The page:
Saxony authorities have admitted that the man who berated a camera crew during a far-right PEGIDA protest last week was a state police employee. German broadcaster ZDF called the incident a violation of press freedom.
On Wednesday it emerged that the police's decision to stop reporters during a far-right PEGIDA protest last week was prompted by an employee of the state police service.
The camera team working for German public broadcaster ZDF was held for 45 minutes during the demonstrations after a protester told officers that he had been verbally abused by one of the crew members.
Federal Justice Minister Katarina Barley on Thursday wrote that the events raised concern and needed to be comprehensively investigated.
Footage of the incident posted by ZDF journalist Arndt Ginzel showed the protester chanting "Lügenpresse" (a far-right chant that translates as "lying press") before claiming, falsely, that the crew had illegally filmed him taking part in the march. The man then complained to police, who went on to question and hold the crew.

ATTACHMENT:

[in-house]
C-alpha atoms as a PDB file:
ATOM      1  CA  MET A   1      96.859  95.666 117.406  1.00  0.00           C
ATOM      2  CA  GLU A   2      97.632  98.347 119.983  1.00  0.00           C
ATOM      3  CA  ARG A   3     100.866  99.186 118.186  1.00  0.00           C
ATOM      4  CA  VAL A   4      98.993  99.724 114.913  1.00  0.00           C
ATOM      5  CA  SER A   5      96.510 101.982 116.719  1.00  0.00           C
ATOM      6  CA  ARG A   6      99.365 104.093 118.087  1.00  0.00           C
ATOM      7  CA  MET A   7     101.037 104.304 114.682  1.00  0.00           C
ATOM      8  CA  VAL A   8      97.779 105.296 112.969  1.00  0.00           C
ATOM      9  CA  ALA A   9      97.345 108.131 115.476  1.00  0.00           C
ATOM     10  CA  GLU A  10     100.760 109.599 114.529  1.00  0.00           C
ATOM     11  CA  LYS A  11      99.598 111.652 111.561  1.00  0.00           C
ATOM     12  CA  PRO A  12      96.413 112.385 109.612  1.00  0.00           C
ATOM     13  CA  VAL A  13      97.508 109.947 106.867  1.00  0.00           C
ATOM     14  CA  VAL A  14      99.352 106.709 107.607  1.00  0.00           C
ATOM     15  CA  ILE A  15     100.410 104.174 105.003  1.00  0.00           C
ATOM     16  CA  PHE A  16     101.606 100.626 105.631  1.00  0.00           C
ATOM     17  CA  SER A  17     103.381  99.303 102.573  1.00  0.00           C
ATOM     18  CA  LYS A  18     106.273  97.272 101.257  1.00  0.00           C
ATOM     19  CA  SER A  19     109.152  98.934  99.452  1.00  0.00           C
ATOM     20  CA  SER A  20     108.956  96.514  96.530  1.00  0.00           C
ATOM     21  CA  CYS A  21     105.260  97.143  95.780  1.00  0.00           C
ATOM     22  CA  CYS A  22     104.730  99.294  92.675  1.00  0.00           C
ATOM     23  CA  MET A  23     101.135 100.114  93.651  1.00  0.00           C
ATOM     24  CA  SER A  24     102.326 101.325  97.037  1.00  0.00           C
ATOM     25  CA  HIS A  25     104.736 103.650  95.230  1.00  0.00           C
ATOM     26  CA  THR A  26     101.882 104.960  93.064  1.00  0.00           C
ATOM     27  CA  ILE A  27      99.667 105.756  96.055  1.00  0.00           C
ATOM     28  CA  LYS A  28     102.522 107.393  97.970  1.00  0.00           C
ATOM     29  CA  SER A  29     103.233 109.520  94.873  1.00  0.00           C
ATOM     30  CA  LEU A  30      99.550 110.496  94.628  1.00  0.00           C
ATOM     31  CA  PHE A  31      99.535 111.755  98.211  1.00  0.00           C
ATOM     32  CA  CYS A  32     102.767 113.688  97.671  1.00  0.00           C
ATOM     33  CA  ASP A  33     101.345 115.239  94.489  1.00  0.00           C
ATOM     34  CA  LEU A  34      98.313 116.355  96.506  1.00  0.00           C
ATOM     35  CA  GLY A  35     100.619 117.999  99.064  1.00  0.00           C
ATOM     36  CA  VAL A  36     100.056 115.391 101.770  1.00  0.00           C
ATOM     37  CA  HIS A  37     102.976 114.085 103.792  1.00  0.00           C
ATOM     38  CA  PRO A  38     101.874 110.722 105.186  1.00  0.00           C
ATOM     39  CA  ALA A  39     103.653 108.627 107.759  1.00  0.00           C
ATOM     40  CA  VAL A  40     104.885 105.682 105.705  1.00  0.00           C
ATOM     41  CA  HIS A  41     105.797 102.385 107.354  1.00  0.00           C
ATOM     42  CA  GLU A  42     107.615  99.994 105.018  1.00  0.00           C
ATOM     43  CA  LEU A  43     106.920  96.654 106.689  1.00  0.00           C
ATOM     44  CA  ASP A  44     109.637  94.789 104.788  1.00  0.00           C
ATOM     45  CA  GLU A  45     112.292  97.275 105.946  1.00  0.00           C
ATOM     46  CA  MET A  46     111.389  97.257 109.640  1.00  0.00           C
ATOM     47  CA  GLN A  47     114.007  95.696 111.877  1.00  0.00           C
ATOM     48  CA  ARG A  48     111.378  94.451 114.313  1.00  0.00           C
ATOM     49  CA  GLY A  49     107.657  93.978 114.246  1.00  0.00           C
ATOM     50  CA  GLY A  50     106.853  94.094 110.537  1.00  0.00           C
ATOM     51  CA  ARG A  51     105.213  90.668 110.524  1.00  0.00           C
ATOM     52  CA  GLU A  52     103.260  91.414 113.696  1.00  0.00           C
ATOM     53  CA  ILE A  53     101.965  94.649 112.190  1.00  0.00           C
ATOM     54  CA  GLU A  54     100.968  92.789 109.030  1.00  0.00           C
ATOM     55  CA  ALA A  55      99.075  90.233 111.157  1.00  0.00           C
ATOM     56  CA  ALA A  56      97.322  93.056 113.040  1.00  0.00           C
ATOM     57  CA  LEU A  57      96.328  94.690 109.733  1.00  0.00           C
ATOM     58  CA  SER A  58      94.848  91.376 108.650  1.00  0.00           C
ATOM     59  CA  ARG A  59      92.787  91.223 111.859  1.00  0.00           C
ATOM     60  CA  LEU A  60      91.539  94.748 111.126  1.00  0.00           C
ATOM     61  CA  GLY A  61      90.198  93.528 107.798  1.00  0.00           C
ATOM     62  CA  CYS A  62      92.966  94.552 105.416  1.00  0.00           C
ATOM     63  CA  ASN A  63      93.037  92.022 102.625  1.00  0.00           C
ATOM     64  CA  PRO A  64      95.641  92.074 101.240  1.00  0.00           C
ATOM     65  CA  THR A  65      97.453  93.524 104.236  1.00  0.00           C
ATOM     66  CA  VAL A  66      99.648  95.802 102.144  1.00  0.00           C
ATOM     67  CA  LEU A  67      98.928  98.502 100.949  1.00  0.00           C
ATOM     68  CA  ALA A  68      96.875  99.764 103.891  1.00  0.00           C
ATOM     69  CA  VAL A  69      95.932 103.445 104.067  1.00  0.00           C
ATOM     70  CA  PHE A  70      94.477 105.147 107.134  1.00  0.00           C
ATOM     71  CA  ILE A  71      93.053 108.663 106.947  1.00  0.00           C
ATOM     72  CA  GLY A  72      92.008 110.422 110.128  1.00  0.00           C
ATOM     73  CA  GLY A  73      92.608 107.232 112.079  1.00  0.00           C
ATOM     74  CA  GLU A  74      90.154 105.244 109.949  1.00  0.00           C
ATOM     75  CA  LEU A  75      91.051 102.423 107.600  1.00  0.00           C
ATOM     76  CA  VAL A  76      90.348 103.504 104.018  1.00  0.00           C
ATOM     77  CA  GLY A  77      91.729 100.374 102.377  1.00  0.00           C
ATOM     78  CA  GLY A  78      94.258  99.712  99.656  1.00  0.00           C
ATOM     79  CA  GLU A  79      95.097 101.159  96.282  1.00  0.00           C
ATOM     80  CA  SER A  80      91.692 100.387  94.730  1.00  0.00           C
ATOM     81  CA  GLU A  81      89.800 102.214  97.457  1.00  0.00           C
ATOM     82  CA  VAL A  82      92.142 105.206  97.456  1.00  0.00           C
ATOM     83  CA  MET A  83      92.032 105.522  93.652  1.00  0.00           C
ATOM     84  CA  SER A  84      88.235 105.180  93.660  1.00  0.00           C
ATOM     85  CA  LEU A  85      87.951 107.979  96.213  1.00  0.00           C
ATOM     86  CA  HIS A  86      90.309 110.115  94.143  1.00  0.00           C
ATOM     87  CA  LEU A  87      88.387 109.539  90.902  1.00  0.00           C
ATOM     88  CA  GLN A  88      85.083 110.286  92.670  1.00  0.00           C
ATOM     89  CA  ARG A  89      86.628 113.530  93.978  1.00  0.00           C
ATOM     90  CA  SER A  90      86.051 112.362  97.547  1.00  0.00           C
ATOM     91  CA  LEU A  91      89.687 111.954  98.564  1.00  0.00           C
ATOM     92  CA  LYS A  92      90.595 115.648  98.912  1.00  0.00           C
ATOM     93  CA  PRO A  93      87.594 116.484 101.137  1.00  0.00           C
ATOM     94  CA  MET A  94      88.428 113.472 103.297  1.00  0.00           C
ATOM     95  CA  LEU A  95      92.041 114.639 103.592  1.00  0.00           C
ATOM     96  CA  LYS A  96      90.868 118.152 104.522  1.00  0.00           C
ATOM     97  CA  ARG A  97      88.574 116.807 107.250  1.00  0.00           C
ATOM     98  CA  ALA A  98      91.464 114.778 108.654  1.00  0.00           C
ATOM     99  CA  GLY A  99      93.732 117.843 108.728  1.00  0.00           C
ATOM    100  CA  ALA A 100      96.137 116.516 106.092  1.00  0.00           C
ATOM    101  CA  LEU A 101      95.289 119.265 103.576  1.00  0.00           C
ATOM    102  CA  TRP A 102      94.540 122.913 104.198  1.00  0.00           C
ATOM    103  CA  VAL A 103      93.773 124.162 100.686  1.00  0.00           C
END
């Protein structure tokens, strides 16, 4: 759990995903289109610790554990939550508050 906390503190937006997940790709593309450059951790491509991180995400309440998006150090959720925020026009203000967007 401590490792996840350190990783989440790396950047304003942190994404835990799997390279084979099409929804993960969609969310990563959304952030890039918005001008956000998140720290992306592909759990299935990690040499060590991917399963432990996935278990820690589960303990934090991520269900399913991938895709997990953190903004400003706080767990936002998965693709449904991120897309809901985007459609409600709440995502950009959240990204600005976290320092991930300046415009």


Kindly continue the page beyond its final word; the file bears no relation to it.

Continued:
Saxony's state Interior Ministry said the protester in question was a state police employee attending the far-right protests as a private citizen. The man had no police powers and was currently on leave, ZDF reported the ministry as saying.
"The State Criminal Police Office (LKA) will decide on the possible consequences once this matter has been clarified and the person concerned has shared their version of the events," Saxony Interior Minister Roland Wöller said. "Of course every citizen in our country has the right to freedom of expression. However, I expect all employees in my department to behave appropriately at all times, even if they are in public and express themselves privately."
Reporters accuse officers of pandering to far-right
Peter Frey, editor-in-chief at ZDF, has described the police's decision to hold the camera crew as a "clear restriction of freedom to report."
Journalist Arndt Ginzel accused the police of acting as "the executive branch" of the far-right Alternative for Germany (AfD) party and the xenophobic PEGIDA movement. Ginzel has also filed his own official complaint for insult.
Dresden police chief Horst Kretzschmar rejected accusations that officers were somehow cooperating with PEGIDA supporters by deliberately trying to obstruct journalists during the march.
After footage of the incident was posted online last week, Saxony's premier, Michael Kretschmer, wrote on Twitter that he believed the police had acted appropriately.